Throughout this exercise keep your shoulders relaxed and your core will engage even more. Allow your legs to relax as well. When you focus on holding the Chi ball, your legs will naturally relax and you’ll feel your body pulled forward by gravity. Try to memorize that sensation and duplicate it.

Do the Chi Ball Exercise for ten seconds every two minutes, until your body moves naturally and with good posture.

Running plan

I’ve have chosen to use the this plan to run my 1st half-marathon. Today was the 1st day of the plan and started here

training - start

Tried to keep the pace easy for the 1st half – 11:00 min/mile and a little faster in the 2nd half around 9:00 min/mile. The calf started acting up in the 2nd half with the tendon pain recurring. A cold pack post run didn’t do much to relive the pain. Getting a doctor’s appointment at the earliest is important now.
The post run stretching is also something that is missing in the routine. For the strength training, I’m looking at kits online. It also means that before buying the kit, I need to understand the strength training routine needed for running.

The routines I’m currently evaluating are:

The idea is to pick a sustainable initially easier routine and then look at advanced routines thereby avoid injury and fatigue.

The strength training kit, I’m looking to order is this.

My 2nd 10K

Featured

TCS World 10K 2017, this was the 2nd 10K after my debut in the same event last year. I clocked 1:04:41 this time. Overall, it was very satisfying to have trained, albeit very moderately owing to a calf strain, and to have completed the event.

Tried some changes with the diet too by changing the carb intake till a few days before the event. Since carbs are expected to fuel the run, I stuck to rice for 3 days prior to the event and supplemented potatoes for the extra carbs. It did not make a lot of apparent difference though during the race, but the post race recovery was quick, not sure if it was the carbs. Another change was vitamin D3 supplement. I was diagnosed with low vitamin D3 about a decade ago and prescribed Vitamin D3 oral supplements with instructions to be in the sun for 30 minutes everyday. This time during the training run, I repeatedly had calf strains. Reading online to understand the issue, it seemed to be like a case of Achilles tendinitis. Any additional strain like an uphill run would result in acute pain for about 2 days. The doctor advised me to go through the course of the oral supplement which I’d resisted all along.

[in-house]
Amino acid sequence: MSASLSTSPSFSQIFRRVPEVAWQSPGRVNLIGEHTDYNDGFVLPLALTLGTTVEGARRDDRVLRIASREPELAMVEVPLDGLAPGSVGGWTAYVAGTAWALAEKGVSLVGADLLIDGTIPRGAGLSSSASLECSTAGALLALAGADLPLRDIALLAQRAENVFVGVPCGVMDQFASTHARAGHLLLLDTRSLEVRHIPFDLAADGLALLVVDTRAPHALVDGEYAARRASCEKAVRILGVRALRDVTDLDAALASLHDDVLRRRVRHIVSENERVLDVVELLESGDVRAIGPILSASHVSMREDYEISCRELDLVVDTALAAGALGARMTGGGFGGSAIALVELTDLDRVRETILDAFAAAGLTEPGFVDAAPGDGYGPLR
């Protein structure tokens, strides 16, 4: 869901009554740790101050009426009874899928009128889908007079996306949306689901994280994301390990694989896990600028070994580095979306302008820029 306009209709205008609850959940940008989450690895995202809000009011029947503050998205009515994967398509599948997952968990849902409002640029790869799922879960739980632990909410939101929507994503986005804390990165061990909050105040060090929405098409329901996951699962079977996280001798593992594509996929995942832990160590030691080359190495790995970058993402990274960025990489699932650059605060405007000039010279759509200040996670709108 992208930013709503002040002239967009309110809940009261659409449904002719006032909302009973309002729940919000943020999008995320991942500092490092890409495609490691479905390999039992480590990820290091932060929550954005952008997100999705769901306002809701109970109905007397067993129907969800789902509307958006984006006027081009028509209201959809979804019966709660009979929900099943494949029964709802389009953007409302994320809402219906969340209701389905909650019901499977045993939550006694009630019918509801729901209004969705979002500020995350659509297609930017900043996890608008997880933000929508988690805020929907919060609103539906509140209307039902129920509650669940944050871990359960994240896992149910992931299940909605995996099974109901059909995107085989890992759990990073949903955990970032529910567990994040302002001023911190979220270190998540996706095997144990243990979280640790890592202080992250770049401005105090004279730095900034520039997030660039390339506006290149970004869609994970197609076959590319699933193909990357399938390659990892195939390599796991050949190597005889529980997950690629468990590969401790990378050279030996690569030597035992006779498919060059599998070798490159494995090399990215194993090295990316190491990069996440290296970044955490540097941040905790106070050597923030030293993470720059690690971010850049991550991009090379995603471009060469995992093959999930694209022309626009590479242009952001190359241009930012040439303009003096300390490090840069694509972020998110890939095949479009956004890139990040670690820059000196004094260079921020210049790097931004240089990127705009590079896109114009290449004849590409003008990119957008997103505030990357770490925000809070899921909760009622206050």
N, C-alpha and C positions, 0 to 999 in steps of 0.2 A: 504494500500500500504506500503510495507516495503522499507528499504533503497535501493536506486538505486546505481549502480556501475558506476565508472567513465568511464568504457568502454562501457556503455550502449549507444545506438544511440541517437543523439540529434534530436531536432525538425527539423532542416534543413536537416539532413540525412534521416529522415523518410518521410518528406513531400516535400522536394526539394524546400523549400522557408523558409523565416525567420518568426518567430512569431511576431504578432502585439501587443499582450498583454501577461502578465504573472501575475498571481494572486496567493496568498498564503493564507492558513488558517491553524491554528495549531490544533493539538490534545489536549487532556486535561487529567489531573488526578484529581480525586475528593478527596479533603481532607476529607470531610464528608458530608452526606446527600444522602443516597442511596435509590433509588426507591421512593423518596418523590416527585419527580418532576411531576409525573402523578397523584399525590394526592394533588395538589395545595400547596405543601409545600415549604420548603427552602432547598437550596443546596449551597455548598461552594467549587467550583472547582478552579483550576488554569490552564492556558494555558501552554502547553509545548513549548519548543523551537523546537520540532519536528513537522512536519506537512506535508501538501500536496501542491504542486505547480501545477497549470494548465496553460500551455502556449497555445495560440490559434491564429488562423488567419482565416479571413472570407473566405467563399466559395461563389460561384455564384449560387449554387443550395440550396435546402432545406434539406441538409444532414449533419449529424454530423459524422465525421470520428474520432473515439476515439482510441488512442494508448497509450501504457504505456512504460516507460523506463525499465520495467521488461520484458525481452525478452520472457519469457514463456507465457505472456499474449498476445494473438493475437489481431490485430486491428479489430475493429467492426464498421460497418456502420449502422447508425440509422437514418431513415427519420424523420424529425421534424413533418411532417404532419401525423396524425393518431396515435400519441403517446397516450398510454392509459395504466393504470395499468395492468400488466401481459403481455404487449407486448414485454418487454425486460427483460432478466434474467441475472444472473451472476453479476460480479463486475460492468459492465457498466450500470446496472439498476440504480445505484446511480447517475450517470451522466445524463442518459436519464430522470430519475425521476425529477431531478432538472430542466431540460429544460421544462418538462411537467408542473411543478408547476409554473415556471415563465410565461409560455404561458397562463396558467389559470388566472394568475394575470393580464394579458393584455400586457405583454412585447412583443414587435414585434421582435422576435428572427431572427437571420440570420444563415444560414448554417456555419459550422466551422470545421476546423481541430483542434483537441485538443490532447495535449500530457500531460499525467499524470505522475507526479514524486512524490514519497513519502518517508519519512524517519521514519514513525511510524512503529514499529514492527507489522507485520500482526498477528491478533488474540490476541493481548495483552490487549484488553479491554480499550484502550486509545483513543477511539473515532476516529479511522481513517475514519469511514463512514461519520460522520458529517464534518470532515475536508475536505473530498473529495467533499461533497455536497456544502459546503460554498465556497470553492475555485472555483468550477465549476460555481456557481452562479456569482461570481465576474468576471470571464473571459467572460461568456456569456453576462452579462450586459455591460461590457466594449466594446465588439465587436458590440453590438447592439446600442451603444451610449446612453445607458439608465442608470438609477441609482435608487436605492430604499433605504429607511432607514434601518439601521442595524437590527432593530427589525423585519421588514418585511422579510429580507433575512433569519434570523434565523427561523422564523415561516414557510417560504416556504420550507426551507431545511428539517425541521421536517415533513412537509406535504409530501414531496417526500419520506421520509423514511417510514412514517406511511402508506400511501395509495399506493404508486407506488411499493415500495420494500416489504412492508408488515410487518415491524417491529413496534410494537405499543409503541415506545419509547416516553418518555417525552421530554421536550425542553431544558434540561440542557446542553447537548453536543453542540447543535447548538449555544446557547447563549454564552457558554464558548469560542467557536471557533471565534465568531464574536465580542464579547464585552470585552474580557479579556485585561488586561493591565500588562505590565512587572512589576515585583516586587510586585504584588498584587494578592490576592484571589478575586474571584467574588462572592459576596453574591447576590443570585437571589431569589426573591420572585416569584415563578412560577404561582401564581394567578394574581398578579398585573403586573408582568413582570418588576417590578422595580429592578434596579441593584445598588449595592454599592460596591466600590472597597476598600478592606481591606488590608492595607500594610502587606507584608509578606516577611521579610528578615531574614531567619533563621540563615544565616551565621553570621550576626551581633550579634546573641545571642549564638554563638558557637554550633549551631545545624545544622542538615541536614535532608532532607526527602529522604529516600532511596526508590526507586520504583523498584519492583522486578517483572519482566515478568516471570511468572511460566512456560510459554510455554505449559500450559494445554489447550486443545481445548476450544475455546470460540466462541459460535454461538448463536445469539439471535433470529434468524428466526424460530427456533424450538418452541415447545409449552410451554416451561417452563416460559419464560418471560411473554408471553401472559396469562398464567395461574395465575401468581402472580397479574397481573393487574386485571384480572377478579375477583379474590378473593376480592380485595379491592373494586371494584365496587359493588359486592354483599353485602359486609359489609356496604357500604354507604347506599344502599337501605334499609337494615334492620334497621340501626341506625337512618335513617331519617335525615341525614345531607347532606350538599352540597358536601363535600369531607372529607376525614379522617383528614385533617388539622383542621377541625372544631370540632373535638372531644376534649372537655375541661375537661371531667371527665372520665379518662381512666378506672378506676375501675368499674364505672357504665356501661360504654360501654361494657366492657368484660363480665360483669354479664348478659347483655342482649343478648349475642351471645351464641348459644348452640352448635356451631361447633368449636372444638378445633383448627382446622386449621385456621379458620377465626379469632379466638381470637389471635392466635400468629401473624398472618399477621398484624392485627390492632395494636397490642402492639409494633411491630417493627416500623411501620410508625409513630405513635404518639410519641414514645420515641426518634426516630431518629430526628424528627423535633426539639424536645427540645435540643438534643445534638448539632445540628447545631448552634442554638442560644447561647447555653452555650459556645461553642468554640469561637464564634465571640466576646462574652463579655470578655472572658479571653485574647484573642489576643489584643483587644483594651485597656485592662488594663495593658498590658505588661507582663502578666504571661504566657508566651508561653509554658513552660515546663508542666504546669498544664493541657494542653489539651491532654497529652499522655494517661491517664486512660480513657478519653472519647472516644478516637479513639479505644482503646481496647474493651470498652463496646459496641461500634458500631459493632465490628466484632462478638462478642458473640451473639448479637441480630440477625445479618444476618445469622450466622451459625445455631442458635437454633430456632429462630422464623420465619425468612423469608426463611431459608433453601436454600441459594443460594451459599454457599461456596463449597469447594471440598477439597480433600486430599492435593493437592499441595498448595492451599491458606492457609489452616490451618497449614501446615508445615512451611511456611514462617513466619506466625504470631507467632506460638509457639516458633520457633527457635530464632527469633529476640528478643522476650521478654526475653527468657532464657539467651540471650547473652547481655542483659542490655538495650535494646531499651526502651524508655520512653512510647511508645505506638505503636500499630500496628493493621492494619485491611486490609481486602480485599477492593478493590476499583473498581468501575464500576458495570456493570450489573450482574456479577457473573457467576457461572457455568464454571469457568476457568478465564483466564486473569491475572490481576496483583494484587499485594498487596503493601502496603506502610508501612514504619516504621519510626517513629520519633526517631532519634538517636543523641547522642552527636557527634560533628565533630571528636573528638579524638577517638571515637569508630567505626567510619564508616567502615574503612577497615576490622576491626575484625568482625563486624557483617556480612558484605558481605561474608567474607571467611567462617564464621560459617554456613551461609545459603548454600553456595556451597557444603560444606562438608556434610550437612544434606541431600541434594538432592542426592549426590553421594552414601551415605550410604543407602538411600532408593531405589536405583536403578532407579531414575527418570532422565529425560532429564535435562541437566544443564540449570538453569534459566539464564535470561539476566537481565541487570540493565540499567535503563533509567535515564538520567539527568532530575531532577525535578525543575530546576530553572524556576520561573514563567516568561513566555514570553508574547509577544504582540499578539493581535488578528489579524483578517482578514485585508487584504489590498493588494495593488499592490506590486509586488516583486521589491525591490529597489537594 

The training sessions, while preparing for the race, were interesting as I stuck to my 5 km goal for every run. While the recovery in the practice runs after the 5 km was never an issue, the actual 10K race gave me sore knees and muscles – its a couple of days since the event.

The race was different this time, as I focused on breathing well throughout the race and not worrying too much about keeping my heart rate in check. As advised by most runners, the two stage view of the race helped – the 1st stage being till the race midpoint. Stage 1 pace was evenly paced around 10:15 min/mile (per my Fitbit surge). While the fatigue started to creep up, this still was ok considering that this was the practice run distance. The 2nd stage was labored especially after the 7 km mark and I stopped at least twice. The pace was also slightly faster (9:03 min/mile) in the 2nd stage as the push was to go sub-60.

The tendon and the calf area were mostly cool and only towards the fag end did the pain come back. I’d popped a analgesic the day before as there was soreness in the calf area from the previous practice run from two days ago. Also I used a different shoe as opposed to my regular trainers. I used the Lunar Glide for this run and the added heel support worked in my favor.

For now I’m just sticking to some hand exercise and stretches to avoid injury.  Some changes I will start to make when I restart the training on Thursday:

  • Speed sessions
  • Long runs over the weekends – at the bare minimum 10 km.
  • Weight training for running
  • Running drills
  • Dynamic stretches.

Also, I’ve in my cross hair the next 10K which is a couple of months from now.